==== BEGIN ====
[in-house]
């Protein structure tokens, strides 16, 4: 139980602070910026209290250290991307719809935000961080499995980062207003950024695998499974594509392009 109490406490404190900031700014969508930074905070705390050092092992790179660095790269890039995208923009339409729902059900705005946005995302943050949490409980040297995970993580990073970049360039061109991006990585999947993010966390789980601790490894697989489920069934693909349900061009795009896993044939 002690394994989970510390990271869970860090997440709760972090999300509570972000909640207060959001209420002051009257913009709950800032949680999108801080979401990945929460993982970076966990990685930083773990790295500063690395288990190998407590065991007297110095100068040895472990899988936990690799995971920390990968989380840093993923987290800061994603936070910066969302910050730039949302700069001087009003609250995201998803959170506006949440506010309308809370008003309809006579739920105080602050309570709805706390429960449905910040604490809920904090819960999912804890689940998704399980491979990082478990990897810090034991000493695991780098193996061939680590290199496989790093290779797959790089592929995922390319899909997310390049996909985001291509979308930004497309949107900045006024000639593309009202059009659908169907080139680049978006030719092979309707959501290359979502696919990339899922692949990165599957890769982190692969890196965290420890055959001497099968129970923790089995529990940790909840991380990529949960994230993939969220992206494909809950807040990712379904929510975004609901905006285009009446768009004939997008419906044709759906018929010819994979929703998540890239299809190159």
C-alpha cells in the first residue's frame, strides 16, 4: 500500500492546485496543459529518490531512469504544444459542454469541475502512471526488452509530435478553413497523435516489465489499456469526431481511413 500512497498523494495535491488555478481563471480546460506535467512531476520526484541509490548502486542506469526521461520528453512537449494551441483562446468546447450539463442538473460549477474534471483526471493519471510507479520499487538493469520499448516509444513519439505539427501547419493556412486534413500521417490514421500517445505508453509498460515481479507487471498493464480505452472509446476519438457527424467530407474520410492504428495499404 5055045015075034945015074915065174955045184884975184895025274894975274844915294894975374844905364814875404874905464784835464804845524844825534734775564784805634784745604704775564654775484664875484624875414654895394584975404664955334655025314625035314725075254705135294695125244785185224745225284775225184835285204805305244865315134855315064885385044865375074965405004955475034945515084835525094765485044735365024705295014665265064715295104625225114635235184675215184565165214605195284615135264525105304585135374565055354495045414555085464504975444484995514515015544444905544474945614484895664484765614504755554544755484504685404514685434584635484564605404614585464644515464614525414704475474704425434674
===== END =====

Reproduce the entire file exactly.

[in-house]
């Protein structure tokens, strides 16, 4: 139980602070910026209290250290991307719809935000961080499995980062207003950024695998499974594509392009 109490406490404190900031700014969508930074905070705390050092092992790179660095790269890039995208923009339409729902059900705005946005995302943050949490409980040297995970993580990073970049360039061109991006990585999947993010966390789980601790490894697989489920069934693909349900061009795009896993044939 002690394994989970510390990271869970860090997440709760972090999300509570972000909640207060959001209420002051009257913009709950800032949680999108801080979401990945929460993982970076966990990685930083773990790295500063690395288990190998407590065991007297110095100068040895472990899988936990690799995971920390990968989380840093993923987290800061994603936070910066969302910050730039949302700069001087009003609250995201998803959170506006949440506010309308809370008003309809006579739920105080602050309570709805706390429960449905910040604490809920904090819960999912804890689940998704399980491979990082478990990897810090034991000493695991780098193996061939680590290199496989790093290779797959790089592929995922390319899909997310390049996909985001291509979308930004497309949107900045006024000639593309009202059009659908169907080139680049978006030719092979309707959501290359979502696919990339899922692949990165599957890769982190692969890196965290420890055959001497099968129970923790089995529990940790909840991380990529949960994230993939969220992206494909809950807040990712379904929510975004609901905006285009009446768009004939997008419906044709759906018929010819994979929703998540890239299809190159």
C-alpha cells in the first residue's frame, strides 16, 4: 500500500492546485496543459529518490531512469504544444459542454469541475502512471526488452509530435478553413497523435516489465489499456469526431481511413 500512497498523494495535491488555478481563471480546460506535467512531476520526484541509490548502486542506469526521461520528453512537449494551441483562446468546447450539463442538473460549477474534471483526471493519471510507479520499487538493469520499448516509444513519439505539427501547419493556412486534413500521417490514421500517445505508453509498460515481479507487471498493464480505452472509446476519438457527424467530407474520410492504428495499404 5055045015075034945015074915065174955045184884975184895025274894975274844915294894975374844905364814875404874905464784835464804845524844825534734775564784805634784745604704775564654775484664875484624875414654895394584975404664955334655025314625035314725075254705135294695125244785185224745225284775225184835285204805305244865315134855315064885385044865375074965405004955475034945515084835525094765485044735365024705295014665265064715295104625225114635235184675215184565165214605195284615135264525105304585135374565055354495045414555085464504975444484995514515015544444905544474945614484895664484765614504755554544755484504685404514685434584635484564605404614585464644515464614525414704475474704425434674